Regarding the nuclear seeds and surgery, the explanation between the two that my surgeon gave me was that with surgery, if some cancer cells had already escaped the prostrate membrane and weren't removed during the surgery, they then follow-up with radiation therapy or something like that. The problem with the seeds is that they do not necessarily work on all the cancer cells yet there is no way of telling if that is the case or not. If for whatever reason the radiation didn't kill all the cancer, they are not able to then attack the remaining cells with surgery. I don't know why. Hence for me the choice was pretty clear, surgery first and then if needed, radiation, which hasn't been necessary. Also with the robotic surgery that I had, the prostrate is removed intact and then examined to see exactly how much cancer there was, where it was located, and what are the chances that some cells escaped.

  18. #18
    Time for a change. stapfam's Avatar
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    Quote Originally Posted by stevesurf View Post
    So, excuse the thread bump, but I just had the needle biopsy today and (literally) will have to be on pins and needles for a week when I get the results. The urologist that I went to does the robotic surgery, but I hope it won't come to that.

    I'm curious what PSA's and symptoms you folks had. My PSA is 1.9 and the prostate is firmer on one side than the other, with a tiny bump that my doctor noticed.
    Had a PSA of 16- and over here they get worried if it goes over 10. Biopsy showed Ca in all 6 tests That biopsy hurt as the prostate was very firm all over. Radical prostatectomy with a 12" incision- Think the surgeon must have had big hands.

    Now 7 years later and Psa still at "0" but Good sign is that other than a bit of sorenesss after 4 hour rides- I have no problems.
    How long was I in the army? Five foot seven.


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  19. #19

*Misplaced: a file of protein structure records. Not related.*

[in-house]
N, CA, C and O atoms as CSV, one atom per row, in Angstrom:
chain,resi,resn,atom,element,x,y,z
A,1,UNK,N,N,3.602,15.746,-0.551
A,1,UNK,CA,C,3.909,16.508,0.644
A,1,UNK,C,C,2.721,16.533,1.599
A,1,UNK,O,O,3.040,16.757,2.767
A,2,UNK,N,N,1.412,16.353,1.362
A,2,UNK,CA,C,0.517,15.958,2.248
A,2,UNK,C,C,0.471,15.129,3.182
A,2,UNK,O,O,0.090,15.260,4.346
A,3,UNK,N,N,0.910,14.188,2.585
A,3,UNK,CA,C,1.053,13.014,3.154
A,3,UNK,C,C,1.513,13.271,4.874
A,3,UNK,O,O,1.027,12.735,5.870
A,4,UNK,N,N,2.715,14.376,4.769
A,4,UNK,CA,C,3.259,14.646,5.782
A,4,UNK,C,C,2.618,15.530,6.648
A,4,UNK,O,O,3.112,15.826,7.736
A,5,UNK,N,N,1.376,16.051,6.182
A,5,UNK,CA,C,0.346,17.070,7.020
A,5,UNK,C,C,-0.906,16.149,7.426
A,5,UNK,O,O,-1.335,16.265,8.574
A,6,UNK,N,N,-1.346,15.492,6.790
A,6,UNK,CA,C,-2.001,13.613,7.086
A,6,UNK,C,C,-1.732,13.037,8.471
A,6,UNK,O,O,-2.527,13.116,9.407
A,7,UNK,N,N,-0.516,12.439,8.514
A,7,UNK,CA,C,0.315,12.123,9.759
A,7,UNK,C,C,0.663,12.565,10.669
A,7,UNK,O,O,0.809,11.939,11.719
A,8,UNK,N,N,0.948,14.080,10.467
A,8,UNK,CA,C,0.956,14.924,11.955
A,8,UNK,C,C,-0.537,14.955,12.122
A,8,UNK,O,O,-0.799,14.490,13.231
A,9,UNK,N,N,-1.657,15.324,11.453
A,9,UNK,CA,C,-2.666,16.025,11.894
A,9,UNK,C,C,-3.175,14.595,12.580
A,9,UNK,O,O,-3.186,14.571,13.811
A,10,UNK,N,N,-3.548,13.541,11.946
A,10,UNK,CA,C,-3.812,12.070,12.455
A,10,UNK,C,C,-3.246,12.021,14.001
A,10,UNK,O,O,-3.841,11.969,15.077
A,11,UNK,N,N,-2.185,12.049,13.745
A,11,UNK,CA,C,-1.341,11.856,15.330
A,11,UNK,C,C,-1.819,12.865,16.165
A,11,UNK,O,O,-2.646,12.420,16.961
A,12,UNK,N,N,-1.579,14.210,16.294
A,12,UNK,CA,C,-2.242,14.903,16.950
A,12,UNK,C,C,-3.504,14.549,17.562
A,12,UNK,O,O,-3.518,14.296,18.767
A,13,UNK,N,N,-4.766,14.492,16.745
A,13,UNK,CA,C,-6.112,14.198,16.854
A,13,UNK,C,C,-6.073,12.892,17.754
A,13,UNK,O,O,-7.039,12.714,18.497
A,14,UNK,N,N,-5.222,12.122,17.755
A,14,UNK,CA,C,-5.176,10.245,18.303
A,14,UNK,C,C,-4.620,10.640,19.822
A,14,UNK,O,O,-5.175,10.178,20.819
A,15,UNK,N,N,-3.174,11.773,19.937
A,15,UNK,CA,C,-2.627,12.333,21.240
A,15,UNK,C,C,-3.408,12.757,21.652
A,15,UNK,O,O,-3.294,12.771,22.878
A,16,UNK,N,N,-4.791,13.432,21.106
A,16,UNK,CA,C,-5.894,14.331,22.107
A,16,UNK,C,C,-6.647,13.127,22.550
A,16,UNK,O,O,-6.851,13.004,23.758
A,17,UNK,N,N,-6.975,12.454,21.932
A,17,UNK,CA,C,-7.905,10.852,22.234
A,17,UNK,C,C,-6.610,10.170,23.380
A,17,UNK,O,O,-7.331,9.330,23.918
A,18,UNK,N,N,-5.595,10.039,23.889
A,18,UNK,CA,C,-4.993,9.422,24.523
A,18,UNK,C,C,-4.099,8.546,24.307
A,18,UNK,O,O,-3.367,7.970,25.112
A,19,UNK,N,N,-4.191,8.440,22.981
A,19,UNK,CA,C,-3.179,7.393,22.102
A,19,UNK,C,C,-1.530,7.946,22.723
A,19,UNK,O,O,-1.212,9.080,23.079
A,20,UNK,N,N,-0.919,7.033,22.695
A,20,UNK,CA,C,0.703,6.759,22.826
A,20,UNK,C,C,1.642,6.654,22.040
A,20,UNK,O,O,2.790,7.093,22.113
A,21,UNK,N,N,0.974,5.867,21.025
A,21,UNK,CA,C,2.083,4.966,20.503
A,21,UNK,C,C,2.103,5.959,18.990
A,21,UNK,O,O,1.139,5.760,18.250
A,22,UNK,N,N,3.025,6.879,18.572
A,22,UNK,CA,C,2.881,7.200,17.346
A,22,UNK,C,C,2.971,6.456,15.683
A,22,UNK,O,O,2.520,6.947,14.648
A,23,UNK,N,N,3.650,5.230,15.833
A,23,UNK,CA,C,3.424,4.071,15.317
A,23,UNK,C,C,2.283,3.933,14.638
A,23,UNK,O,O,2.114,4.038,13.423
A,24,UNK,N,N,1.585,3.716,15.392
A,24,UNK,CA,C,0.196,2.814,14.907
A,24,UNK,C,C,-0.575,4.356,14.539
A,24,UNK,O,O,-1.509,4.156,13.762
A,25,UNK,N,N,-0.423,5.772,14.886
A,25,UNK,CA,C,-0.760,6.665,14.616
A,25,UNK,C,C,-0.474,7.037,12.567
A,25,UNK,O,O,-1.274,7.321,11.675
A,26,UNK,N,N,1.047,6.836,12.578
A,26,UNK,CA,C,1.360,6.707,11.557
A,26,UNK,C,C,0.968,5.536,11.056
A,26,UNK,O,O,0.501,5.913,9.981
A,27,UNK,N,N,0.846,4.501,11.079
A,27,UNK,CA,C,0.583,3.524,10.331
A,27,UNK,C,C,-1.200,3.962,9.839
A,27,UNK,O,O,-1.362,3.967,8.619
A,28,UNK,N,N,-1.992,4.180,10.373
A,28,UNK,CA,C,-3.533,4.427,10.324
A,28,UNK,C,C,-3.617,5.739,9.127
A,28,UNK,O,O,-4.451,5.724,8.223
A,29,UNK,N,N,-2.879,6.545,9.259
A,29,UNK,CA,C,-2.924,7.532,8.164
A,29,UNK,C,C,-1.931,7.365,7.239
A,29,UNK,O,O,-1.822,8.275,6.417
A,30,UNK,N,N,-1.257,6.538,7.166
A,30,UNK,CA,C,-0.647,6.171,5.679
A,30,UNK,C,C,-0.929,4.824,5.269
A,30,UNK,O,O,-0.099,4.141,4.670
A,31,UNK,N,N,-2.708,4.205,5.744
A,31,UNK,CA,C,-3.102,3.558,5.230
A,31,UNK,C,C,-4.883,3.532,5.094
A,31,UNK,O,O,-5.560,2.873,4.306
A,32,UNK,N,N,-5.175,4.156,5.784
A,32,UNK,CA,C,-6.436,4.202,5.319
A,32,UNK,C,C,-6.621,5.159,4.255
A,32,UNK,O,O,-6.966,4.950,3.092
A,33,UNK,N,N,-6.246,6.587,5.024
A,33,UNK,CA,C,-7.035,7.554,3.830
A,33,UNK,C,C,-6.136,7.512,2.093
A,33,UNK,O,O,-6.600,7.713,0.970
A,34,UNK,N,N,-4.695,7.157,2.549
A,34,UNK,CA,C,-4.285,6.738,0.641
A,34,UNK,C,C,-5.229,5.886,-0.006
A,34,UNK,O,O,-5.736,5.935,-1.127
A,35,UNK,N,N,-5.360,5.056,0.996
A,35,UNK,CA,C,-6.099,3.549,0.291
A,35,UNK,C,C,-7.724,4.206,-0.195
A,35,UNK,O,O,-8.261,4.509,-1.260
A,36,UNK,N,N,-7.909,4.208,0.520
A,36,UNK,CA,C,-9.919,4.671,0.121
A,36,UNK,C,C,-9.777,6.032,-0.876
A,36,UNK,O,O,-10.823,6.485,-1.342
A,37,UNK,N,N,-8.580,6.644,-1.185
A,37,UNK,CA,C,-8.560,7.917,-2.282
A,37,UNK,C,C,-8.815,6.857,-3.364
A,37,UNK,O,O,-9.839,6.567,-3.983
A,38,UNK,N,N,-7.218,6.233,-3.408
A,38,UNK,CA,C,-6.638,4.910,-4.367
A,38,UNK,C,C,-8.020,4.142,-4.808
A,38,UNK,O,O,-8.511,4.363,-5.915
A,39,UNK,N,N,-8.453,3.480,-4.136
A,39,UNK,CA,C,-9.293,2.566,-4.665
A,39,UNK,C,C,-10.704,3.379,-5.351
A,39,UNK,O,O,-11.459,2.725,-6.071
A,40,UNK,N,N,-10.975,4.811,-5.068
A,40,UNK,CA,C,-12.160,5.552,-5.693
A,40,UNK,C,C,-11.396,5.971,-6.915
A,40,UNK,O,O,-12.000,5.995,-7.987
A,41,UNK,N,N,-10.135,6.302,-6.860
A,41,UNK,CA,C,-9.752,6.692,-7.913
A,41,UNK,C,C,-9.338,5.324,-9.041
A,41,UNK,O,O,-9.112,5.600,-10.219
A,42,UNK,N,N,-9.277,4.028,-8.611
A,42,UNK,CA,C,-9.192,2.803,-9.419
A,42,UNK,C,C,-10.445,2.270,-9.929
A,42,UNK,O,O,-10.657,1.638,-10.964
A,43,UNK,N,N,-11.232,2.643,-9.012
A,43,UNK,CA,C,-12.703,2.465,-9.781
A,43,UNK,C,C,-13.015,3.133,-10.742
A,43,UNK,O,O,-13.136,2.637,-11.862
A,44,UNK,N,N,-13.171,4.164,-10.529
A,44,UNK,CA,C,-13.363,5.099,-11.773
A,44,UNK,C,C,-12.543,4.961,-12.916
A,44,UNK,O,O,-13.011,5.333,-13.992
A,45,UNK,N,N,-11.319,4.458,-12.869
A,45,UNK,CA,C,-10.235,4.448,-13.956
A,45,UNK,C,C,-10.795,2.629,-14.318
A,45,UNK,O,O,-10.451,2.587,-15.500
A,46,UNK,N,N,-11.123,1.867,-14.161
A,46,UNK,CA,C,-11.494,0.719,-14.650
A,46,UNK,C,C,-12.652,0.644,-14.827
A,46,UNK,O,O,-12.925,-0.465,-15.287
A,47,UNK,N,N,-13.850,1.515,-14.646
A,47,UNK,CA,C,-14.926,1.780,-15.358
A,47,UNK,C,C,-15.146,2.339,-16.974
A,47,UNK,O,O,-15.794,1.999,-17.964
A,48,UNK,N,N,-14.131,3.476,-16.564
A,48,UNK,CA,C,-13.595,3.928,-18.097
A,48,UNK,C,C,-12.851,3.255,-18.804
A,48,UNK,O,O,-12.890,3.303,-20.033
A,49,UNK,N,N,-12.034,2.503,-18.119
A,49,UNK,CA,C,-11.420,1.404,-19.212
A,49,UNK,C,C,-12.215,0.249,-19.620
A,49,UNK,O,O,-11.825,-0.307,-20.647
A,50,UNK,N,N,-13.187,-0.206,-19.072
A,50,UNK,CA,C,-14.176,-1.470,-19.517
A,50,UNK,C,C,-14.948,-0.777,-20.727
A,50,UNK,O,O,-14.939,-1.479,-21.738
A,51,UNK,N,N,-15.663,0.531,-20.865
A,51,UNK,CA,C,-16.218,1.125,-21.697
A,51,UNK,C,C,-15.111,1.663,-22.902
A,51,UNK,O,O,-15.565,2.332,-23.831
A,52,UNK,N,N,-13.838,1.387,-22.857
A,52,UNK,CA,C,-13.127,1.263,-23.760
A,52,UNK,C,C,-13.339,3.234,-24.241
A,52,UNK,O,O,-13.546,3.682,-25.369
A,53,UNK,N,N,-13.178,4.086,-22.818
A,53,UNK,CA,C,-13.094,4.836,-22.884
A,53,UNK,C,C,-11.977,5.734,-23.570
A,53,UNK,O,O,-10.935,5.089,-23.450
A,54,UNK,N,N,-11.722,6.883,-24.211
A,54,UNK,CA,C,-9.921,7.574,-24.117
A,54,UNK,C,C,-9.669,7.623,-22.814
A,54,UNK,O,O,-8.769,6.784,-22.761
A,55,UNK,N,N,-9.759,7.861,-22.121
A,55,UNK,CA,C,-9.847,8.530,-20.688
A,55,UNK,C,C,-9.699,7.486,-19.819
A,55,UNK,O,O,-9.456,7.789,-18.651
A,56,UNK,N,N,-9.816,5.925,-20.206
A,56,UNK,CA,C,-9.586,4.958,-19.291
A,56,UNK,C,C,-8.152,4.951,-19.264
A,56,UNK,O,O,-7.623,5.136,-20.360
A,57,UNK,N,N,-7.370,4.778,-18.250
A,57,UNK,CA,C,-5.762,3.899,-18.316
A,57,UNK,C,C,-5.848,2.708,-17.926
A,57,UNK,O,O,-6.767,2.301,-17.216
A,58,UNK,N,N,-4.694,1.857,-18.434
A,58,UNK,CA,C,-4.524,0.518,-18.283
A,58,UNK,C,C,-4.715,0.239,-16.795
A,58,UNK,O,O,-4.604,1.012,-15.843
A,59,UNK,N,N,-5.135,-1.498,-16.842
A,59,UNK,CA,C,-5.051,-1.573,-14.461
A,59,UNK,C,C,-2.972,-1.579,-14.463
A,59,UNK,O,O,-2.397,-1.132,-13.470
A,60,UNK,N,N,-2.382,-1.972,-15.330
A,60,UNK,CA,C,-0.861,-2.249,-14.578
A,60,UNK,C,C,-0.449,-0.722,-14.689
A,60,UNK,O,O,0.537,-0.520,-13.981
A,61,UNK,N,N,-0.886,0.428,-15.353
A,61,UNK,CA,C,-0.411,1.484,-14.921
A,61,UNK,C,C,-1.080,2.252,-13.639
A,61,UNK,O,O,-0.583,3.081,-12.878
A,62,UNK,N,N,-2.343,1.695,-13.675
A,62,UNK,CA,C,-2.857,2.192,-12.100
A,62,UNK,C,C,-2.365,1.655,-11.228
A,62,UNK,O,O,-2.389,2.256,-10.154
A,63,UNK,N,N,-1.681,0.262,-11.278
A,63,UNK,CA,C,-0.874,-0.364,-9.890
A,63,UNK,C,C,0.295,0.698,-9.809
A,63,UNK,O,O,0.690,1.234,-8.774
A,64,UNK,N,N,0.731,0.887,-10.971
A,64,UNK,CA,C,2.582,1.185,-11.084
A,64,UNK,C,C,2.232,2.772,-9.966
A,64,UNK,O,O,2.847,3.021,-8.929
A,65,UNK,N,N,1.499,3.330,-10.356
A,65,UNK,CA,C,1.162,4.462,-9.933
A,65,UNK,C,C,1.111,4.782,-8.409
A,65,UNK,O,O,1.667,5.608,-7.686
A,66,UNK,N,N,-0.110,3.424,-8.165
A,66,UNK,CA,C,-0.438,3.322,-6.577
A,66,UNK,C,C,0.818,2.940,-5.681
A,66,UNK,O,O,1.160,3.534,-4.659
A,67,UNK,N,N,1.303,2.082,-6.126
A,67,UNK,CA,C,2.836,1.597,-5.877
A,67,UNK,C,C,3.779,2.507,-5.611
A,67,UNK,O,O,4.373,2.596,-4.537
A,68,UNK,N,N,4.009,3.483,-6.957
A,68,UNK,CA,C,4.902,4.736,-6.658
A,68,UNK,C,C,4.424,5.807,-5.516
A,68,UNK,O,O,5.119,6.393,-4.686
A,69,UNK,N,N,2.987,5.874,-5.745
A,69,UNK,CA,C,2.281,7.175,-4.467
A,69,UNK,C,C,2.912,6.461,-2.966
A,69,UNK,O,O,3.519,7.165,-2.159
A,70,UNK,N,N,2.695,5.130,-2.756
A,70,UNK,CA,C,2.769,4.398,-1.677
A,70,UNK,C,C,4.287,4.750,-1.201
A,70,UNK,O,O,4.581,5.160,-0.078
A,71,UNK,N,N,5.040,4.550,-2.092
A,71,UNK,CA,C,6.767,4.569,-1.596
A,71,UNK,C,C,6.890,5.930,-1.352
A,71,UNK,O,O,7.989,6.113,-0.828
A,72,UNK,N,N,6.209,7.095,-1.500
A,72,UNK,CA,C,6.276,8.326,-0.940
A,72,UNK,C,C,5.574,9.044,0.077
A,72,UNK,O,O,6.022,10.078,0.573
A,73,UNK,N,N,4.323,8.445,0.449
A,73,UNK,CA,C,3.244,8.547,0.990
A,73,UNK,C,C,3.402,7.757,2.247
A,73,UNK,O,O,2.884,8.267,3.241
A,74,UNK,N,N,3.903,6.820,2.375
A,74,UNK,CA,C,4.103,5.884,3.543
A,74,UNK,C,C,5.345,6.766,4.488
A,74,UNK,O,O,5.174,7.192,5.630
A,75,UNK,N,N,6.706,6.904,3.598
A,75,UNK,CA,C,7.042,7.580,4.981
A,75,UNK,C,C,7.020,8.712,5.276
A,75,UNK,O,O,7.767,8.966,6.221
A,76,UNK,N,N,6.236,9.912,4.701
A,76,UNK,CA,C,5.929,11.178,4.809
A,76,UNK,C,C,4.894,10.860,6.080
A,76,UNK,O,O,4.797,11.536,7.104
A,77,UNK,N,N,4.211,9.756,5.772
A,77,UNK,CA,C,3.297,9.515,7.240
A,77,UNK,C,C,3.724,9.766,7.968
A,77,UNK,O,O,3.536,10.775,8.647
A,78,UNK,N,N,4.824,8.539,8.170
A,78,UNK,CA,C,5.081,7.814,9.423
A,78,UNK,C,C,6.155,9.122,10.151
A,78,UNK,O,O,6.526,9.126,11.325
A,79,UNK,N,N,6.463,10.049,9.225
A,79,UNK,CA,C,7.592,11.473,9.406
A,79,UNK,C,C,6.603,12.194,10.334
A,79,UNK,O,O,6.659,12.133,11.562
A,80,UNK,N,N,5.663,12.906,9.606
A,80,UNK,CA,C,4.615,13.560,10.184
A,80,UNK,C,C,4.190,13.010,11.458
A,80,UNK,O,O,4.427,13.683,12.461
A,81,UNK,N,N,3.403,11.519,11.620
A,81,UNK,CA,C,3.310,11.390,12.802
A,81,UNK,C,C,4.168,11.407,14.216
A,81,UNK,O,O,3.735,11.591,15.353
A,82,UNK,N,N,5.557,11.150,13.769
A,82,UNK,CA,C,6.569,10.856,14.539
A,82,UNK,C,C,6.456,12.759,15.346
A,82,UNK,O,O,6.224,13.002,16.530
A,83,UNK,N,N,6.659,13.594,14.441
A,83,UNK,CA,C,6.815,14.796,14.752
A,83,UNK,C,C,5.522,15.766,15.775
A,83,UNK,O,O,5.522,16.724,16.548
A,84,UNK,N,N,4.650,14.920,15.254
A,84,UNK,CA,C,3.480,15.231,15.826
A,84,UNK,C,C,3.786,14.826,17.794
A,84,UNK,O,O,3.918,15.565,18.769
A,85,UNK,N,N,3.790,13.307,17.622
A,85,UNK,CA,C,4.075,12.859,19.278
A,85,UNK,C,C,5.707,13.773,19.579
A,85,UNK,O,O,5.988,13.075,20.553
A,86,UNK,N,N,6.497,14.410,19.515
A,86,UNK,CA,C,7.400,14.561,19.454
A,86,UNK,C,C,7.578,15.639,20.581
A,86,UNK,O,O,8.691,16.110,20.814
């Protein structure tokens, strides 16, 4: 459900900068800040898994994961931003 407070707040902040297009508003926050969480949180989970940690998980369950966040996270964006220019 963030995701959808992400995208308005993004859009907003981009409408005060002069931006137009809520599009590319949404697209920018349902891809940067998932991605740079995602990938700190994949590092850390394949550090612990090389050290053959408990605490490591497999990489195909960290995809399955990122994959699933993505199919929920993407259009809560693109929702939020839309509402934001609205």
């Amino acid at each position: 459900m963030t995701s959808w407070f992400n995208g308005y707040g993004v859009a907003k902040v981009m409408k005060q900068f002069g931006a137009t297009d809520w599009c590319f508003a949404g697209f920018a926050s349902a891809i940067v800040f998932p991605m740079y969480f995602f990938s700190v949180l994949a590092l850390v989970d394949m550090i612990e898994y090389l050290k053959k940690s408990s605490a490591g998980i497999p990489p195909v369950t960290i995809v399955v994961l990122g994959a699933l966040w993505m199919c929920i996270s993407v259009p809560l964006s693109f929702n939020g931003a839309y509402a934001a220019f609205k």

Senior Member lighthorse's Avatar
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    Steve,
    Good luck on the results. I have the same procedure set up for next week.
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  20. #20
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    I'm surprised that this newer operation requires 3-days in the hospital. I had the older, more invasive surgery and I was out in about 30 hours. At the time ('98) I was not into biking, but I did have to lay off weight training for something like a month. However, in three months I was canoe tripping in Canada and portaging 120 lb loads for up to a mile and had paddling days covering up to 27 miles in zero current.

    I probably started regular cycling about 2 years later and have never noticed any after-affects from the operation.

    Interestingly, this new operation has the lowest rate of post-operation satisfaction. Here is an excerpt of an article.

    Al

    Regrets After Prostate Surgery

    One in five men who undergoes prostate surgery to treat cancer later regrets the decision, a new study shows. And surprisingly, regret is highest among men who opt for robotic prostatectomy, a minimally invasive surgery that is growing in popularity as a treatment.

    The research, published in the medical journal European Urology, is the latest to suggest that technological advances in prostate surgery haven’t necessarily translated to better results for the men on which it is performed. It also adds to growing concerns that men are being misled about the real risks and benefits of robotic surgical procedures used to treat prostate cancer.

    Duke University researchers surveyed 400 men with early prostate cancer who had undergone either a traditional “open” surgical procedure or newer robotic surgery to remove the prostate. Overall, the vast majority of men were satisfied. However, 19 percent regretted their treatment choice. Notably, men who had undergone robotic surgery were four times more likely to regret their choice than men who had undergone the open procedure.

    Researchers say the higher level of regret among robotic patients suggests that they had higher expectations for their recovery, possibly because the robotic procedure is widely touted as a more innovative surgery than traditional prostatectomy. Even among men who had the same scores on erectile function and other measures of post-surgery recovery, the robotic patients still reported a higher level of dissatisfaction and regret than other men.